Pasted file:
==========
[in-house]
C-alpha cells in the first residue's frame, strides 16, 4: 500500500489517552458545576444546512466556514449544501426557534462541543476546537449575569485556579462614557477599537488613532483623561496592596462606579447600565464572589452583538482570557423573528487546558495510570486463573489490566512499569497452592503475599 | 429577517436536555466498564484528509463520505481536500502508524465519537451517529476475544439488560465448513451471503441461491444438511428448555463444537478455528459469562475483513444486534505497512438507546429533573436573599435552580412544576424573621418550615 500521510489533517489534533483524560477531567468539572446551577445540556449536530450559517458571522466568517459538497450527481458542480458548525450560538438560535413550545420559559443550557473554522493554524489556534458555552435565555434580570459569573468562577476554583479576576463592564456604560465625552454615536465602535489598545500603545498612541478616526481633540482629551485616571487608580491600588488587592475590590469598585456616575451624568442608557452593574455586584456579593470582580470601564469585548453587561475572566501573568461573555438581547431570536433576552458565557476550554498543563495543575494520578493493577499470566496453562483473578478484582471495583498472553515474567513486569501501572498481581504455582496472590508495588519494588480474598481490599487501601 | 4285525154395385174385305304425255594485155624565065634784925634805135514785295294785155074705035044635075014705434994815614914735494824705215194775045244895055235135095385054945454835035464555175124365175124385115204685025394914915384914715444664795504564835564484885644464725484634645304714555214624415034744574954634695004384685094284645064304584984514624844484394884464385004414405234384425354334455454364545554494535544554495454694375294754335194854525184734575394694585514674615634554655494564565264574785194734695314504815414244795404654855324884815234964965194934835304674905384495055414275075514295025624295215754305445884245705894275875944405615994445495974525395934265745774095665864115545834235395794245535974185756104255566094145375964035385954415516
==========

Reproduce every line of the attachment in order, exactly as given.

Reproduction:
[in-house]
C-alpha cells in the first residue's frame, strides 16, 4: 500500500489517552458545576444546512466556514449544501426557534462541543476546537449575569485556579462614557477599537488613532483623561496592596462606579447600565464572589452583538482570557423573528487546558495510570486463573489490566512499569497452592503475599 | 429577517436536555466498564484528509463520505481536500502508524465519537451517529476475544439488560465448513451471503441461491444438511428448555463444537478455528459469562475483513444486534505497512438507546429533573436573599435552580412544576424573621418550615 500521510489533517489534533483524560477531567468539572446551577445540556449536530450559517458571522466568517459538497450527481458542480458548525450560538438560535413550545420559559443550557473554522493554524489556534458555552435565555434580570459569573468562577476554583479576576463592564456604560465625552454615536465602535489598545500603545498612541478616526481633540482629551485616571487608580491600588488587592475590590469598585456616575451624568442608557452593574455586584456579593470582580470601564469585548453587561475572566501573568461573555438581547431570536433576552458565557476550554498543563495543575494520578493493577499470566496453562483473578478484582471495583498472553515474567513486569501501572498481581504455582496472590508495588519494588480474598481490599487501601 | 4285525154395385174385305304425255594485155624565065634784925634805135514785295294785155074705035044635075014705434994815614914735494824705215194775045244895055235135095385054945454835035464555175124365175124385115204685025394914915384914715444664795504564835564484885644464725484634645304714555214624415034744574954634695004384685094284645064304584984514624844484394884464385004414405234384425354334455454364545554494535544554495454694375294754335194854525184734575394694585514674615634554655494564565264574785194734695314504815414244795404654855324884815234964965194934835304674905384495055414275075514295025624295215754305445884245705894275875944405615994445495974525395934265745774095665864115545834235395794245535974185756104255566094145375964035385954415516